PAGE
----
Operation Barbarossa 80 years on

On 22 June 1941, the German Reich under Adolf Hitler invaded the Soviet Union. A non-aggression pact was in force between the two powers at the time, so the USSR was ill-prepared for the attack. By the end of the Second World War, 27 million Soviet citizens had lost their lives - the highest death toll of any nation. To this day, the commemoration of the invasion testifies to widely differing perspectives.

Open/close all quotes
Deutschlandfunk (DE) /

A lot of catching up to do

Too many people in Germany are still unaware of the objectives pursued by the German forces in Eastern Europe during WWII, Deutschlandfunk laments:

“The German Reich waged a war of extermination first against Poland and later, as of 22 June 1941, also against the Soviet Union. The goal was not just to conquer territories and locate sources of raw materials. It was to subjugate millions and millions of people who were regarded as subhuman, and to destroy their culture. This was also the objective of the extremely brutal occupying regime. ... Over the last few days it has once again become clear that Germany has a lot of catching up to do on the commemoration front.”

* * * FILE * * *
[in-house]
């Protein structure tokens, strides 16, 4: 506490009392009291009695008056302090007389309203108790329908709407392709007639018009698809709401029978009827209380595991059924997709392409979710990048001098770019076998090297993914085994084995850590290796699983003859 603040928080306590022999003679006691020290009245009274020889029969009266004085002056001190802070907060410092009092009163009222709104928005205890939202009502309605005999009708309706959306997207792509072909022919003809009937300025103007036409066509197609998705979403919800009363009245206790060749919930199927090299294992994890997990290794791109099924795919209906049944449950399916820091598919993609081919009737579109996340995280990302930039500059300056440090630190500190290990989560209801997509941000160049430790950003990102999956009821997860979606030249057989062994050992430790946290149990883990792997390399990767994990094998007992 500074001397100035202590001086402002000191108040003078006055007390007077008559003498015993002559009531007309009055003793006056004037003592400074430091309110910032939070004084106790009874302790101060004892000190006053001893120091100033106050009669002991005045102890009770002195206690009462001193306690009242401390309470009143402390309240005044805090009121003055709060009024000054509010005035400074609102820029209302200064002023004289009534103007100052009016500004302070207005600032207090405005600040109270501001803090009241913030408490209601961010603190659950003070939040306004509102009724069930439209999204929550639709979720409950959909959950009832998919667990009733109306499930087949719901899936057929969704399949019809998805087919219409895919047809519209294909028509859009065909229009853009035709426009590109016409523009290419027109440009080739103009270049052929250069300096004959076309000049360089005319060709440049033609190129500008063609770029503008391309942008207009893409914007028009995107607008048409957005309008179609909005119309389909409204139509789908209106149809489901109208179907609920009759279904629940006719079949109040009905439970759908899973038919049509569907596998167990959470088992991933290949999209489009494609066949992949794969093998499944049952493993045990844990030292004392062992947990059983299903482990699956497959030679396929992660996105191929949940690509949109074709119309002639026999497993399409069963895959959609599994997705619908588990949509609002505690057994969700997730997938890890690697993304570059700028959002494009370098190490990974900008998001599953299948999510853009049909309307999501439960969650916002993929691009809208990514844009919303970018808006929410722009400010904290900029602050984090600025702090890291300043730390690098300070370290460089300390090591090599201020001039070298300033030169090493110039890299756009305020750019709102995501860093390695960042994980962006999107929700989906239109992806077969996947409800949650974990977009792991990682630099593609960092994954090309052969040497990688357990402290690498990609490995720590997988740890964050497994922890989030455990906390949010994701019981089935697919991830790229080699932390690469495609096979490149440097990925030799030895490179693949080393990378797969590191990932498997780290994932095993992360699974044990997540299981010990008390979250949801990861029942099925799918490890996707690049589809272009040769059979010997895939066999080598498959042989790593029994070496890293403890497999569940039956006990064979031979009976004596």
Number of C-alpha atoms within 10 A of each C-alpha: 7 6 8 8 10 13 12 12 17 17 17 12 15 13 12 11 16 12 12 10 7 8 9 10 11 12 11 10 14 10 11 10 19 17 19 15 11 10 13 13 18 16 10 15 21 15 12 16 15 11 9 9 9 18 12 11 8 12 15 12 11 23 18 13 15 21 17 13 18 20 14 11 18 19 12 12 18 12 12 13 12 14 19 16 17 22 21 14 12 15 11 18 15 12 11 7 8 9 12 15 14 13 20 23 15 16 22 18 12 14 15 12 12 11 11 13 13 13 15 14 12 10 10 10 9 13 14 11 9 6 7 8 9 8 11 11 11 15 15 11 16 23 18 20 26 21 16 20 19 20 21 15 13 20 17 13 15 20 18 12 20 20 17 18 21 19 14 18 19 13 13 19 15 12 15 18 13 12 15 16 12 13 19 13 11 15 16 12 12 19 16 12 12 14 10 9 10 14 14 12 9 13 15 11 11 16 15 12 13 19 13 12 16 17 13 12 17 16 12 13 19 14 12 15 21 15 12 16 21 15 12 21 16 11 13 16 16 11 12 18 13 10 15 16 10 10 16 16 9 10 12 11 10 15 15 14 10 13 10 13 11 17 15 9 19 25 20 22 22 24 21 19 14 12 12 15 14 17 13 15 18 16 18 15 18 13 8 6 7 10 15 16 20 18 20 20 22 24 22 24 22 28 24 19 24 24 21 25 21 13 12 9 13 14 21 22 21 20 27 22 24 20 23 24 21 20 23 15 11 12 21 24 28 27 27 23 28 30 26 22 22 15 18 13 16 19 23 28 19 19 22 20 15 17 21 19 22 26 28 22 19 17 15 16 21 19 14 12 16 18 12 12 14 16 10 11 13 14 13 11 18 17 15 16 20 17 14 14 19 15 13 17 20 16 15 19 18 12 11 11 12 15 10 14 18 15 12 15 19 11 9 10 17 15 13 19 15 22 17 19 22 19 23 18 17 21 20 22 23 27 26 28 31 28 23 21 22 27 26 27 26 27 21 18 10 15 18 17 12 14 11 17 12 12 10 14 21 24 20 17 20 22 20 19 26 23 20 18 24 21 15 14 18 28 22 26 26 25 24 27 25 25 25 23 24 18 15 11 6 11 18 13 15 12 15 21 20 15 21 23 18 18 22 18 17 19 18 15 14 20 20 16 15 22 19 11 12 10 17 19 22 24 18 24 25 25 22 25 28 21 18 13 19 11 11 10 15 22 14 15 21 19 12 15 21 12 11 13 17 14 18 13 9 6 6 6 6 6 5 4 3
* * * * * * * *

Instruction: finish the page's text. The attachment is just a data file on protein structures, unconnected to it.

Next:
Ria Nowosti (RU) /

When Europe attacked Russia

Russia's state news agency Ria Novosti fuels the narrative that it wasn't Hitler's Germany alone that attacked the Soviet Union 80 years ago:

“The USSR was invaded by the Wehrmacht, which was supported by France's mechanical engineering sector and Norway's steel industry. Belgian SS battalions were also under arms, the Romanian air force was given orders to take to the air and Hitler's officers also commanded Croatian military units. The press was also mobilised: the propaganda machine was constructed with the same German thoroughness as tanks and planes: Goebbels emphasised in his radio address: 'On 22 June 1941, Europe resolved to resist Bolshevik Soviet Russia'.”

Novaya Gazeta (RU) /

Concealment and exploitation

Novaya Gazeta criticises how the "Great Patriotic War" is being exploited for propaganda purposes in Russia today:

“The best and only way to avoid falsifying history would be to open the archives completely. But that is not being done, because those in power do not want to hear the truth about how the murderous war between the two dictators came about. ... Before our eyes, this war is being turned into a propaganda drum, under whose droning one can wonderfully threaten supposed enemies who are allegedly attacking our country. But there are no such enemies, no one is attacking our country. This huge war is being turned into the ideological basis for miserable ideas about splitting Ukraine and enmity with the whole world.”